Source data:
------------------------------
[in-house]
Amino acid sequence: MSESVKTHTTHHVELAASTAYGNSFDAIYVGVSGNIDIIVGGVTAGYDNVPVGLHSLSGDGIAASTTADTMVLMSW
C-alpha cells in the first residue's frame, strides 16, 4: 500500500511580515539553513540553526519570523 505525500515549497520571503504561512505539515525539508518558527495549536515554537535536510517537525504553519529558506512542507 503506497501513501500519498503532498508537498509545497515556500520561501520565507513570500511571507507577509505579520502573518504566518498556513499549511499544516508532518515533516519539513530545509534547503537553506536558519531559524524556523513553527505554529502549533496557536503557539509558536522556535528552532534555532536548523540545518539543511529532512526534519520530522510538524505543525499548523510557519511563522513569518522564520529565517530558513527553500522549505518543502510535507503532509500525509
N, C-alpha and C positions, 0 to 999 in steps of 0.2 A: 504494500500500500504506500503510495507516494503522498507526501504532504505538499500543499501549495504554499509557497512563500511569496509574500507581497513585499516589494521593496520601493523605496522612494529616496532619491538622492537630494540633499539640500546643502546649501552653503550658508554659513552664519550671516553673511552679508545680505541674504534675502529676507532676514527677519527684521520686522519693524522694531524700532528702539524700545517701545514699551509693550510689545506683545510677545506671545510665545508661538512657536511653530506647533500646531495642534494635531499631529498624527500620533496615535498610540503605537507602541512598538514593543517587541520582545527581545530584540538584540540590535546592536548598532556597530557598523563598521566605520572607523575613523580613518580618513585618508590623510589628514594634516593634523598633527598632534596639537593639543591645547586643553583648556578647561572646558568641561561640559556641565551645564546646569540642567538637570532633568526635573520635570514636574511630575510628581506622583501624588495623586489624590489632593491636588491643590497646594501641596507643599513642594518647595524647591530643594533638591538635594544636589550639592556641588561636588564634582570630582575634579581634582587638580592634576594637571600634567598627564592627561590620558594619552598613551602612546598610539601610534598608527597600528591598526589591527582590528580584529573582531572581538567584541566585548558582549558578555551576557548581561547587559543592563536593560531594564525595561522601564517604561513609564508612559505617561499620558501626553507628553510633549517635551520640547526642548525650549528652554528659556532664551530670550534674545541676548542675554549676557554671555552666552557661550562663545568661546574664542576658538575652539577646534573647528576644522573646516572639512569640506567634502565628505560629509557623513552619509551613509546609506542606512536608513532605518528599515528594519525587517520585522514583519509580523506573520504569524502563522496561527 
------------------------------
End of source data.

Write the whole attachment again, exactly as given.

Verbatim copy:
[in-house]
Amino acid sequence: MSESVKTHTTHHVELAASTAYGNSFDAIYVGVSGNIDIIVGGVTAGYDNVPVGLHSLSGDGIAASTTADTMVLMSW
C-alpha cells in the first residue's frame, strides 16, 4: 500500500511580515539553513540553526519570523 505525500515549497520571503504561512505539515525539508518558527495549536515554537535536510517537525504553519529558506512542507 503506497501513501500519498503532498508537498509545497515556500520561501520565507513570500511571507507577509505579520502573518504566518498556513499549511499544516508532518515533516519539513530545509534547503537553506536558519531559524524556523513553527505554529502549533496557536503557539509558536522556535528552532534555532536548523540545518539543511529532512526534519520530522510538524505543525499548523510557519511563522513569518522564520529565517530558513527553500522549505518543502510535507503532509500525509
N, C-alpha and C positions, 0 to 999 in steps of 0.2 A: 504494500500500500504506500503510495507516494503522498507526501504532504505538499500543499501549495504554499509557497512563500511569496509574500507581497513585499516589494521593496520601493523605496522612494529616496532619491538622492537630494540633499539640500546643502546649501552653503550658508554659513552664519550671516553673511552679508545680505541674504534675502529676507532676514527677519527684521520686522519693524522694531524700532528702539524700545517701545514699551509693550510689545506683545510677545506671545510665545508661538512657536511653530506647533500646531495642534494635531499631529498624527500620533496615535498610540503605537507602541512598538514593543517587541520582545527581545530584540538584540540590535546592536548598532556597530557598523563598521566605520572607523575613523580613518580618513585618508590623510589628514594634516593634523598633527598632534596639537593639543591645547586643553583648556578647561572646558568641561561640559556641565551645564546646569540642567538637570532633568526635573520635570514636574511630575510628581506622583501624588495623586489624590489632593491636588491643590497646594501641596507643599513642594518647595524647591530643594533638591538635594544636589550639592556641588561636588564634582570630582575634579581634582587638580592634576594637571600634567598627564592627561590620558594619552598613551602612546598610539601610534598608527597600528591598526589591527582590528580584529573582531572581538567584541566585548558582549558578555551576557548581561547587559543592563536593560531594564525595561522601564517604561513609564508612559505617561499620558501626553507628553510633549517635551520640547526642548525650549528652554528659556532664551530670550534674545541676548542675554549676557554671555552666552557661550562663545568661546574664542576658538575652539577646534573647528576644522573646516572639512569640506567634502565628505560629509557623513552619509551613509546609506542606512536608513532605518528599515528594519525587517520585522514583519509580523506573520504569524502563522496561527 